SEC turns attention to lawyers in financial fraud investigations
Friday, November 13, 2009
According to a report this week in the Daily Journal, attorneys at Nixon Peabody LLC in Los Angeles have cited attorney-client privilege in resisting the subpoena.
“It is odd the SEC subpoenaed a law firm,” said plaintiffs’ attorney Tim Blood of the San Diego firm Coughlin Stoia Geller Rudman & Robbins LLP. “Presumably most of the information the firm had would be protected by the attorney-client privilege, and anything that was not would be available elsewhere. The reason for the subpoena may have something to do with the suspected conduct of the firm, but presumably there is a reason having nothing to do with lawyer misconduct.”
That would seem to be supported by Rebecca U. Cho’s report in the Journal:
The precise nature of the SEC’s probe is unclear. The court filing says the agency is seeking information about individuals or entities at NewPoint who may have “engaged in a fraudulent scheme in connection with the offer and sale of debentures issued by NewPoint.”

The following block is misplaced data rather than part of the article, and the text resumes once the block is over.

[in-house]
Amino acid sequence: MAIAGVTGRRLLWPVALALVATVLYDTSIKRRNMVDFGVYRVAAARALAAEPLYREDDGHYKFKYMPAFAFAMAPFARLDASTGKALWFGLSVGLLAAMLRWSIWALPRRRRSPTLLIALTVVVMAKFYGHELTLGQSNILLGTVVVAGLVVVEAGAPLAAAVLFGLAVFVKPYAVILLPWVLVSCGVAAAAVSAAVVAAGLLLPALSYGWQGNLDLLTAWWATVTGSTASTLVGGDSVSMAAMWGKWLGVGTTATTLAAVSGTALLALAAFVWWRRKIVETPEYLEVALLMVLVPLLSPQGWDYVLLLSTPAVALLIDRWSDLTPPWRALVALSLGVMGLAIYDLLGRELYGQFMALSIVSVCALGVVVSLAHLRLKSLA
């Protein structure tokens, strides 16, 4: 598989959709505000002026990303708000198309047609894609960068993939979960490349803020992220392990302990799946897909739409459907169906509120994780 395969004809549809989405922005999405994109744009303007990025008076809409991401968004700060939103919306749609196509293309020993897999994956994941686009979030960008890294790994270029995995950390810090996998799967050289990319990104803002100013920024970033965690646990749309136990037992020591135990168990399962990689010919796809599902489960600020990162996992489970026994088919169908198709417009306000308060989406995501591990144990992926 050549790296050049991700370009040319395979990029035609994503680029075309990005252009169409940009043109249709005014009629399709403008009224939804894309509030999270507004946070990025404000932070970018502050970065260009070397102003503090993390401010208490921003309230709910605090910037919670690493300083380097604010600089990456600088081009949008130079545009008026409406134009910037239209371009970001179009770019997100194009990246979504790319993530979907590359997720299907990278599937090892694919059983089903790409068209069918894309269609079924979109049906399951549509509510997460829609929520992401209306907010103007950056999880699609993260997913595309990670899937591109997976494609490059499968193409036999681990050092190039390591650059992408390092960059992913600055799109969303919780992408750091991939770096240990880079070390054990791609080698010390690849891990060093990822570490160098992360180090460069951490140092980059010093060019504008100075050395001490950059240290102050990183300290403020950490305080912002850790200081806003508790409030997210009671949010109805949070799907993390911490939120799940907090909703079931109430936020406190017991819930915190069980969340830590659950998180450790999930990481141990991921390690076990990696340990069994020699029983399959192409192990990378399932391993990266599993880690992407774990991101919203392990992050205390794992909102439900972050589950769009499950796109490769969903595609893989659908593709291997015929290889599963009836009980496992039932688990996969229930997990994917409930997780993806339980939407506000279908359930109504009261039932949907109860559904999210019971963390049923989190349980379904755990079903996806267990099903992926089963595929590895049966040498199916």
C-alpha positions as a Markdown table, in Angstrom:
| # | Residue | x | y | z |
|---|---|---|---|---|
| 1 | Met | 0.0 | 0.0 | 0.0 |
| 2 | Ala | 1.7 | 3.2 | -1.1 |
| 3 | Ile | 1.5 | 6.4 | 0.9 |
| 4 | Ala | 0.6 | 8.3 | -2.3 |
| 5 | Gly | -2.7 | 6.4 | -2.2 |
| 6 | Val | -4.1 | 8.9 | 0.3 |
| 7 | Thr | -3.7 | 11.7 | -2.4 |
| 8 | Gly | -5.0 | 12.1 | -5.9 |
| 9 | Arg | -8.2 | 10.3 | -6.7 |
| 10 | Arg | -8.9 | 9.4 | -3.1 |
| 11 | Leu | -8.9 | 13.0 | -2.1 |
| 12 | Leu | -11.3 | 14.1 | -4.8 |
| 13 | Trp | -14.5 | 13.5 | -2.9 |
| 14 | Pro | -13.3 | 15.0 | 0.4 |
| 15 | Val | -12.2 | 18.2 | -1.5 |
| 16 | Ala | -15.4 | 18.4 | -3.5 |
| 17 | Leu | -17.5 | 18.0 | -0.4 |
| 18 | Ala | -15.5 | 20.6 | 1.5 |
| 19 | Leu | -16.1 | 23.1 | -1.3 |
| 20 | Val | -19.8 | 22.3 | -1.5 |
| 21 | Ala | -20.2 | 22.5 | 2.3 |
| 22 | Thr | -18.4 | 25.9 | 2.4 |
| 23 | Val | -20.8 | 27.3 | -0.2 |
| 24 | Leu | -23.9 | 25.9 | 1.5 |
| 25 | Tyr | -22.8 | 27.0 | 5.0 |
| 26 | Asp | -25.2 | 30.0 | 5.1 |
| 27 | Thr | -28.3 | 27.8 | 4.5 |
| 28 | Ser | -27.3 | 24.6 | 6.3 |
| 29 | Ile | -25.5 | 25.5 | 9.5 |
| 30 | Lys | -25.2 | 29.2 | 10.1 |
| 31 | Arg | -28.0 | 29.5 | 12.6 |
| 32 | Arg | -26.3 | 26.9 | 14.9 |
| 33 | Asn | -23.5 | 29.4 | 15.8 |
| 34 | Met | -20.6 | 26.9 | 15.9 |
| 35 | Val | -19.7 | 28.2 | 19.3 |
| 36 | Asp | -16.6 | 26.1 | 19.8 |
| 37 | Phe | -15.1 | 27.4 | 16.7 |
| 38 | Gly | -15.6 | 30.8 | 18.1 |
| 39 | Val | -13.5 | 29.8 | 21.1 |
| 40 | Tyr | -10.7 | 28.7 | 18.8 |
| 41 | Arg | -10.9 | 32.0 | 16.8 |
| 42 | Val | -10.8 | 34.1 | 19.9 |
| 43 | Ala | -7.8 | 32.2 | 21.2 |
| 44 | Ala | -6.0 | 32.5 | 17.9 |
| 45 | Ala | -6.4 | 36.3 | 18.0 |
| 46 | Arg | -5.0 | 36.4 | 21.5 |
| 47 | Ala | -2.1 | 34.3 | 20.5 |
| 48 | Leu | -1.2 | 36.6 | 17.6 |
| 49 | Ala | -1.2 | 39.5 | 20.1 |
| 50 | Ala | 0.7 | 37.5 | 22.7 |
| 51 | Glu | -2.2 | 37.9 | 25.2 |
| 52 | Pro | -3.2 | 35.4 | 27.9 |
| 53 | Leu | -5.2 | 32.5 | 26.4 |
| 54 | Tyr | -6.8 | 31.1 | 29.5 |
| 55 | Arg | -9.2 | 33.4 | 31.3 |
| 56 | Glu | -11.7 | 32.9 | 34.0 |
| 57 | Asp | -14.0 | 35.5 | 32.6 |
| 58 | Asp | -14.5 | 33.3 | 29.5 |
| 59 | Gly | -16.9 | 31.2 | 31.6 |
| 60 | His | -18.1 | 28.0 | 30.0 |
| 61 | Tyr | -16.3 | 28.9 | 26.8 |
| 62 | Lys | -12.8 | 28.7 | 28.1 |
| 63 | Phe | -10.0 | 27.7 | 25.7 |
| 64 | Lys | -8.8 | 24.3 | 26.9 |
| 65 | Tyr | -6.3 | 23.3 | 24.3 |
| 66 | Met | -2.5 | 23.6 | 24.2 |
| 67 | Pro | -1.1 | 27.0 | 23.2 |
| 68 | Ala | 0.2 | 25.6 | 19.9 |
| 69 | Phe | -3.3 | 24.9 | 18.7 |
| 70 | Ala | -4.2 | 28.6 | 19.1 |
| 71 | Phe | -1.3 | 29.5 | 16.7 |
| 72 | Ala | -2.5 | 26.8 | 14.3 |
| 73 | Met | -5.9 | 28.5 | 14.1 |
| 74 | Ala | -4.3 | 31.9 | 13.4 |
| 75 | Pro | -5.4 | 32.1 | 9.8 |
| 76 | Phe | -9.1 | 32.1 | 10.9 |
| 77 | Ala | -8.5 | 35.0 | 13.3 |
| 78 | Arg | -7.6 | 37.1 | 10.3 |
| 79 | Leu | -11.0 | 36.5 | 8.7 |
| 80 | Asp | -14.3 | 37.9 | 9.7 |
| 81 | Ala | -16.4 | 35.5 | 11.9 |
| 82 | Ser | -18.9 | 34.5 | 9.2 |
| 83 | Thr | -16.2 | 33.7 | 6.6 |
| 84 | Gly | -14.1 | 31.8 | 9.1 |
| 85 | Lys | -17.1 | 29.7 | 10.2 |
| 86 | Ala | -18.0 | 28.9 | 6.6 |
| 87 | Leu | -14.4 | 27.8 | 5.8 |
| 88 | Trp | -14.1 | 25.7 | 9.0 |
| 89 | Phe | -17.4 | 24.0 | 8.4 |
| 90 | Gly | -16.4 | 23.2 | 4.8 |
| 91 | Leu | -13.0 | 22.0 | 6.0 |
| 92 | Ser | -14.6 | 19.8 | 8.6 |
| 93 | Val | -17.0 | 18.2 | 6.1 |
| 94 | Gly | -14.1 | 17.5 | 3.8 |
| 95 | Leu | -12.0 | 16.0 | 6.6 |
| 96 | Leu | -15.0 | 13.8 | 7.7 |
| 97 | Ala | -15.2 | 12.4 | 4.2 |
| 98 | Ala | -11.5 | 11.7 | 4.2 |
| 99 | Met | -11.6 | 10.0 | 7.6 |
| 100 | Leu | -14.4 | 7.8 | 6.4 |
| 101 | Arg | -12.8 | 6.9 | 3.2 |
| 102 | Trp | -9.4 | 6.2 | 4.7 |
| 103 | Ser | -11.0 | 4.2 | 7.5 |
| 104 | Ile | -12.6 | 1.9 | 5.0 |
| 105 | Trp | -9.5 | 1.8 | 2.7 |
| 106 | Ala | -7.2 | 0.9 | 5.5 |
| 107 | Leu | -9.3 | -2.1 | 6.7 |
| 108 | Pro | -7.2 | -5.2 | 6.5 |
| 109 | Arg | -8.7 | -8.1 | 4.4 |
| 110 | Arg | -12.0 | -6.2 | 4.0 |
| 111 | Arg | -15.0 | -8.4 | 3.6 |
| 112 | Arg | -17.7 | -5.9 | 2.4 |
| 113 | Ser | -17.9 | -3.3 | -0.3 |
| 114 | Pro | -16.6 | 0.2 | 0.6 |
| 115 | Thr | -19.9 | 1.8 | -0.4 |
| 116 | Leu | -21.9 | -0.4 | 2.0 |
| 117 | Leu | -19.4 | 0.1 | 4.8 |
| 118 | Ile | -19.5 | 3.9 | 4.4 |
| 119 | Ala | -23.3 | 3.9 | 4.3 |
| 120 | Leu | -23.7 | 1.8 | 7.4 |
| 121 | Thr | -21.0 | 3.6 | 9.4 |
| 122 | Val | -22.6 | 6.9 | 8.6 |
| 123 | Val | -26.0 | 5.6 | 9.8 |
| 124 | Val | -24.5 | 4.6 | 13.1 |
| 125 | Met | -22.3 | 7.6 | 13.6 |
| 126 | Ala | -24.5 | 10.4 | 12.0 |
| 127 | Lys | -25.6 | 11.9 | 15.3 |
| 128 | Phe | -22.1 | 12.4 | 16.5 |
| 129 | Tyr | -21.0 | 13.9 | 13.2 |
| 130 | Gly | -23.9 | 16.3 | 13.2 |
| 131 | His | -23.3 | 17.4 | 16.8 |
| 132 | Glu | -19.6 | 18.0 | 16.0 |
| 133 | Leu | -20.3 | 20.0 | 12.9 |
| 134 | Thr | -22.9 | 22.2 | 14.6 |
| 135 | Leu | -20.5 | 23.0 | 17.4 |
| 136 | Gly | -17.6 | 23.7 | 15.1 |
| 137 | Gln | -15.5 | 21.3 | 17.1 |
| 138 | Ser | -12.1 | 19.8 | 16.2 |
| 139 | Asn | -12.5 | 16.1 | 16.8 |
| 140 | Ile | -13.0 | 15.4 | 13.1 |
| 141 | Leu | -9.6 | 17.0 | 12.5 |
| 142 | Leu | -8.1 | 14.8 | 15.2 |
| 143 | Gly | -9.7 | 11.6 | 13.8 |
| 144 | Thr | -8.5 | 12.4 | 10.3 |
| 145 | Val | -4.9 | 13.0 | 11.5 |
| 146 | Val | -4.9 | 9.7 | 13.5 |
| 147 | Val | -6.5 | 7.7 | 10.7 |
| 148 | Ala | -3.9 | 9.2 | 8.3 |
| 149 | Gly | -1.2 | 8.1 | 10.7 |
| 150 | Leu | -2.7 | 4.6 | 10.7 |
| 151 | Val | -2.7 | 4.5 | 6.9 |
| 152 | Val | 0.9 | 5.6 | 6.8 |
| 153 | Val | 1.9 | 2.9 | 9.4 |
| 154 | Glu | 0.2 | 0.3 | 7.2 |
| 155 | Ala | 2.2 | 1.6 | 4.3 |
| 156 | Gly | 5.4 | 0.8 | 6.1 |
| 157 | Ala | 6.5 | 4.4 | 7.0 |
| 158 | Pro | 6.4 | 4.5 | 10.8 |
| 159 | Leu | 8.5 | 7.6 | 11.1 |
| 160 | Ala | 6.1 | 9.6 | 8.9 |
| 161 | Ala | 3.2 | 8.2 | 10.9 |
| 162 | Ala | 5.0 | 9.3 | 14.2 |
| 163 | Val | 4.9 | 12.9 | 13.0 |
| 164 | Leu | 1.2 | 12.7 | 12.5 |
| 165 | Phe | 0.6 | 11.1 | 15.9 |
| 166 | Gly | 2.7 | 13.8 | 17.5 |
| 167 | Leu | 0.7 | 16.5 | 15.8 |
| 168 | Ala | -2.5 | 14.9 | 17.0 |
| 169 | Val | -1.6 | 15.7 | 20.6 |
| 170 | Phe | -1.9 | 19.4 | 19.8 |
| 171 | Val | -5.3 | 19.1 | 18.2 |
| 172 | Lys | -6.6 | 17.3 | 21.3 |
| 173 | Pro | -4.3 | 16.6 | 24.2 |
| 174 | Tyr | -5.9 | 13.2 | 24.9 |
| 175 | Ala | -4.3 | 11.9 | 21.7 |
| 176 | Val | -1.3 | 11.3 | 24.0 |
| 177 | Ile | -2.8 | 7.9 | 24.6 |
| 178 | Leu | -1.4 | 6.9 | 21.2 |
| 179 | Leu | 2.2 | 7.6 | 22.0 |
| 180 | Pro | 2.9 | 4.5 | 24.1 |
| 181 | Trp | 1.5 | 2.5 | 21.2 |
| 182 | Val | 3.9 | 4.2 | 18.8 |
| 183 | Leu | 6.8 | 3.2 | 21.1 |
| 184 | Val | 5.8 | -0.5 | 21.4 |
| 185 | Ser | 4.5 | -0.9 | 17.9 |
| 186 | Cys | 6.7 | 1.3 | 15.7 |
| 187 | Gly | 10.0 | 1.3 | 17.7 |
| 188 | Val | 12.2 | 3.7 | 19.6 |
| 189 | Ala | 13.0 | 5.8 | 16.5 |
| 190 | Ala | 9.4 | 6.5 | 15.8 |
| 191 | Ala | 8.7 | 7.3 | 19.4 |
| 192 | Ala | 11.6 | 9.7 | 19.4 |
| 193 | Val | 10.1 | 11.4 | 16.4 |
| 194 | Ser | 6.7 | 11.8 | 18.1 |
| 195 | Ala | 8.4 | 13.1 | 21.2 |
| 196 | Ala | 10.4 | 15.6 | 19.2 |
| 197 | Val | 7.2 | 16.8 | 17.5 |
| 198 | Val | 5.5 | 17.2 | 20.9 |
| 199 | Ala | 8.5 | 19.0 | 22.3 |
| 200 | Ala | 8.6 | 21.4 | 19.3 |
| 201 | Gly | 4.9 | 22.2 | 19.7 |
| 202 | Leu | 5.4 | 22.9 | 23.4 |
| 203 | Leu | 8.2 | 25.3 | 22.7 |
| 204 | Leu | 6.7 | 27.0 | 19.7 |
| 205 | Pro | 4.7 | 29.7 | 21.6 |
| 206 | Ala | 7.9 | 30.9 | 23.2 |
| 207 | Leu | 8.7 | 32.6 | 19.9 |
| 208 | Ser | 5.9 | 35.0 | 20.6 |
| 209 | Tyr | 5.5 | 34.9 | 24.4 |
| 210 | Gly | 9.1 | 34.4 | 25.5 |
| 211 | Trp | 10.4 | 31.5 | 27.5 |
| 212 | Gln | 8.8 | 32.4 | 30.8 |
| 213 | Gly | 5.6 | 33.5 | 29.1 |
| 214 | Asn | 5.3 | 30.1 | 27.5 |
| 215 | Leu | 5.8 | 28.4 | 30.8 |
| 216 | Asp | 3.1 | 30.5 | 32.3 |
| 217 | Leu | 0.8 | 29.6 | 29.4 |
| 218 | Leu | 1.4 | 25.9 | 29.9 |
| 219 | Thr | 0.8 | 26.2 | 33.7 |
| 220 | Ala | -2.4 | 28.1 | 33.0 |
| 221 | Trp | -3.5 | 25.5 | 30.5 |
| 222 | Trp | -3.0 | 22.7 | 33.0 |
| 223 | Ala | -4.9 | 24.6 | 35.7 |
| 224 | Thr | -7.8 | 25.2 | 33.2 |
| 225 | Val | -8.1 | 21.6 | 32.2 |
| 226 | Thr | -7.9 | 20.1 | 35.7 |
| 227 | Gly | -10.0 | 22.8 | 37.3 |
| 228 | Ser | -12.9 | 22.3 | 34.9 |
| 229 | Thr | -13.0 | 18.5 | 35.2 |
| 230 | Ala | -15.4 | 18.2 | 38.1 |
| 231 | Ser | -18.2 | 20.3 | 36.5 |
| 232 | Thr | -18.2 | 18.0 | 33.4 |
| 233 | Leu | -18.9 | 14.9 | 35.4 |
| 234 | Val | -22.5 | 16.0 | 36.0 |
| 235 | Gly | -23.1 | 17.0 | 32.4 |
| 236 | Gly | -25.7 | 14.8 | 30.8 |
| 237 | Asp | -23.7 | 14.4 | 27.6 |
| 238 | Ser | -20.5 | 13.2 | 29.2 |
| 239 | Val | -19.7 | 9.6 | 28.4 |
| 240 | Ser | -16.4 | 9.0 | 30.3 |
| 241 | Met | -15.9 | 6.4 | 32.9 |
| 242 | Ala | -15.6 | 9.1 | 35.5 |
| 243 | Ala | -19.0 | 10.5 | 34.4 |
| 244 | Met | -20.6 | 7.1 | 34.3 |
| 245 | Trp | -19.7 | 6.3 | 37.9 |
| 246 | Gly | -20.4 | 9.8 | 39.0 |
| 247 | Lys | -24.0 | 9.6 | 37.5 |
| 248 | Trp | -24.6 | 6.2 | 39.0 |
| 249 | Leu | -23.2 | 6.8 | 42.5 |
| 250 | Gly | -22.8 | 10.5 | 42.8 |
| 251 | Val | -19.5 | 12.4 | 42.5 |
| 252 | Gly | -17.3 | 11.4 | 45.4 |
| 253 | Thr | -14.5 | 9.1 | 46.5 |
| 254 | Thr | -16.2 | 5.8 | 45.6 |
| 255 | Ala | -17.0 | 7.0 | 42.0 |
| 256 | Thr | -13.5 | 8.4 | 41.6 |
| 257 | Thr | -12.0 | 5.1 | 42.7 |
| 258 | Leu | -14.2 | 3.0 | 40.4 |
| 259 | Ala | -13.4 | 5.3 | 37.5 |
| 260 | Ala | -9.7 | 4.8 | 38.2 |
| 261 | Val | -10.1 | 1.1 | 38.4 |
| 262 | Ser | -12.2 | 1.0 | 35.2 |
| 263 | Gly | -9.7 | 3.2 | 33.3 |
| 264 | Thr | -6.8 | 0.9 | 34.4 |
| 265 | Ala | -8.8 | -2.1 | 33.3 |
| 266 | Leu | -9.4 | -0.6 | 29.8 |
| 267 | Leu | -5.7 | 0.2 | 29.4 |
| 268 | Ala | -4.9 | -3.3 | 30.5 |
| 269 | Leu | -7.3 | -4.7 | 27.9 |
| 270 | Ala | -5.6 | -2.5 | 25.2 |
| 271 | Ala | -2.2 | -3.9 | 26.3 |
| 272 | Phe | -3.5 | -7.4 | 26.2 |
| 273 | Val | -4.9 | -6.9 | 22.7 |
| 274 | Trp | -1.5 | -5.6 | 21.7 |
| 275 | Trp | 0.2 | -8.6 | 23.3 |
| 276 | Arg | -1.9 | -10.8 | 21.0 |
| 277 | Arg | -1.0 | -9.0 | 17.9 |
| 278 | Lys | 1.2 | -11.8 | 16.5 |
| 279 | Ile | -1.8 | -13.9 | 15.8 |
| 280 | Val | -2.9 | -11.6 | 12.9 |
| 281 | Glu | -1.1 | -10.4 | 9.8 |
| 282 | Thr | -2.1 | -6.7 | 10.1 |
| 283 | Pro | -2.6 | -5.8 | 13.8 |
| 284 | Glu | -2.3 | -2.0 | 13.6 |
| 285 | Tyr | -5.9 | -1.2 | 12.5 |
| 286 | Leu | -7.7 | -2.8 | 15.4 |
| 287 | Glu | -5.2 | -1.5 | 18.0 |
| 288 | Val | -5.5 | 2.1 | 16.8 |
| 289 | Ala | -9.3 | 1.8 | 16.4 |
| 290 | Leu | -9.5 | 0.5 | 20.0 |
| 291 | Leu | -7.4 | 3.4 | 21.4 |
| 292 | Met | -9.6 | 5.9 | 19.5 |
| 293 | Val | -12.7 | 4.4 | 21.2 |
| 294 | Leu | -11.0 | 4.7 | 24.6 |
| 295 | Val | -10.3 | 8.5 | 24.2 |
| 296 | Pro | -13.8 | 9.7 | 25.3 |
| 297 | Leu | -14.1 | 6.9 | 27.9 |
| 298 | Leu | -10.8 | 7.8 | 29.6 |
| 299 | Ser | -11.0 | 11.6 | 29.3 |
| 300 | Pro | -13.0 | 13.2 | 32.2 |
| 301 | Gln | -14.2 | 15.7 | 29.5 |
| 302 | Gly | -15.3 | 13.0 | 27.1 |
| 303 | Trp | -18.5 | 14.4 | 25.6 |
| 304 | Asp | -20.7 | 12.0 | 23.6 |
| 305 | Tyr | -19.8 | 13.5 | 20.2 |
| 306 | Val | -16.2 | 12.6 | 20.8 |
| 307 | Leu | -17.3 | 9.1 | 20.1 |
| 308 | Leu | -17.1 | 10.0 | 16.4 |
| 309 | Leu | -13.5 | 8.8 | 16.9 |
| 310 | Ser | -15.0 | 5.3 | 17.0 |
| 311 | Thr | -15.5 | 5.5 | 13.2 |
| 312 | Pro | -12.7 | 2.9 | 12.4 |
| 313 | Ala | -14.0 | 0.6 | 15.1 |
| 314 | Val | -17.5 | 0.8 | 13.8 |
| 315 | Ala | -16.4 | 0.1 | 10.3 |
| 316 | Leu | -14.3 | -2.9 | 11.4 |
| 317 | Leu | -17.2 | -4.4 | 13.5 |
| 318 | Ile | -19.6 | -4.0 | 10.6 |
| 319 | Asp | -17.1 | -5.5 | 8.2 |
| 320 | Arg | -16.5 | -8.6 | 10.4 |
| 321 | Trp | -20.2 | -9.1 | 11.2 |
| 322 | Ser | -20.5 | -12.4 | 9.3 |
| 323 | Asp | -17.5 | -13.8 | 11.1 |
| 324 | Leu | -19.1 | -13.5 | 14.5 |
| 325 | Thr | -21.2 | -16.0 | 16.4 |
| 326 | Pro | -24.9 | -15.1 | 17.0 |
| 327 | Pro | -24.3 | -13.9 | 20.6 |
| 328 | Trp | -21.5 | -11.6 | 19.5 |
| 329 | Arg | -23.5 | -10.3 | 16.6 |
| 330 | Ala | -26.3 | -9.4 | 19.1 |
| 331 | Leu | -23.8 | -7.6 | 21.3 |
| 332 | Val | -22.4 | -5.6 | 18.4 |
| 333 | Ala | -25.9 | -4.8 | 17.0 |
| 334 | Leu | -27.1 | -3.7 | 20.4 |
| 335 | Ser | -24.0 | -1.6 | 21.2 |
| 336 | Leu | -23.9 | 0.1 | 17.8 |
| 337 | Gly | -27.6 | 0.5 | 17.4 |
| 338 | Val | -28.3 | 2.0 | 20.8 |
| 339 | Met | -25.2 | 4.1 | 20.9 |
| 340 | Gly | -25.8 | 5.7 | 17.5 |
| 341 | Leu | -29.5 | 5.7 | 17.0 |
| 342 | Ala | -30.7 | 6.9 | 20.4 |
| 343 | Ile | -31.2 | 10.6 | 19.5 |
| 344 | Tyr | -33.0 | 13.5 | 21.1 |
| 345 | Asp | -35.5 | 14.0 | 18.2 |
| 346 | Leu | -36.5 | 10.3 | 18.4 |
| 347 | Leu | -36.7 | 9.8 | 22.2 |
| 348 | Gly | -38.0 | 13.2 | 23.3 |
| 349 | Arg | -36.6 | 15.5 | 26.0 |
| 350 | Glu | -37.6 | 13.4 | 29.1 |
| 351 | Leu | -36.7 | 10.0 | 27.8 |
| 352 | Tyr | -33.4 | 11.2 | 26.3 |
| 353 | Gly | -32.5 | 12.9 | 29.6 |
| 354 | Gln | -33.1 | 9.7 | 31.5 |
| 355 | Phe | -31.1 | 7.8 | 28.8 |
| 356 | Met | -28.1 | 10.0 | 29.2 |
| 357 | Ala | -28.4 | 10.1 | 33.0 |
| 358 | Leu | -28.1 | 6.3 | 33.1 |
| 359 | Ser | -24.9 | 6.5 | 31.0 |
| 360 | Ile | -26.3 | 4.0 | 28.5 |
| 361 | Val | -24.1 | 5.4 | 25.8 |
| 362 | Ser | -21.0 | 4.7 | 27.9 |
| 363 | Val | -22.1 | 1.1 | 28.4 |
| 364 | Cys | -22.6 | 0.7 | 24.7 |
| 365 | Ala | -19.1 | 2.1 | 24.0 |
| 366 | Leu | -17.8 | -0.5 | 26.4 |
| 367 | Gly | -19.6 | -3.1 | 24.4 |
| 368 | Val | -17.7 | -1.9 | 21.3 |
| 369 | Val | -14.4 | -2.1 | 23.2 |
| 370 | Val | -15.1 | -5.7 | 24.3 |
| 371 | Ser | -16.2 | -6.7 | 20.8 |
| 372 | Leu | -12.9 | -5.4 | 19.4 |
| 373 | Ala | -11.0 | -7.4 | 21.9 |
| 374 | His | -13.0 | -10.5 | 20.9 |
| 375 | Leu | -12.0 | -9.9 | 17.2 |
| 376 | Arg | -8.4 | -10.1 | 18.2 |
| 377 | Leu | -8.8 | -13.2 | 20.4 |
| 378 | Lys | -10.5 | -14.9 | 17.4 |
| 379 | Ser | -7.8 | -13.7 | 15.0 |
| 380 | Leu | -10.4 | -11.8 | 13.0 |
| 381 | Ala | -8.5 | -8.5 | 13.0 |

SEC attorney John McCoy told the Journal the subpoenas don’t necessarily mean either Nixon Peabody or Tamman is a target of the investigation. “We issue subpoenas to whoever may have relevant information,” he said.
On the company’s website, NewPoint founder John Farahi describes the company as “a one-stop super center that allows individuals and business owners to easily coordinate all their financial activities.”
NewPoint has units that trade stocks and bonds, set up retirement plans, offer mortgage banking as well as consumer banking services such as checking accounts and FDIC-insured certificates of deposit, sell insurance and real estate, provide accounting services and offer financial and estate planning.
Cho writes law firms are becoming a target in financial investigations:
As regulators pursue financial misdeeds more aggressively in the wake of the market meltdown and ensuing public pressure, law firms may be coming under more scrutiny. With firms at the center of corporate deal-making and privy to all manner of non-public information, regulators may be applying a level of scrutiny historically reserved for financiers and company officers.
Within the past year, federal prosecutors have charged three lawyers with insider trading. And the SEC has charged a former Nixon Peabody attorney with using information about a client’s pending merger to personally profit.
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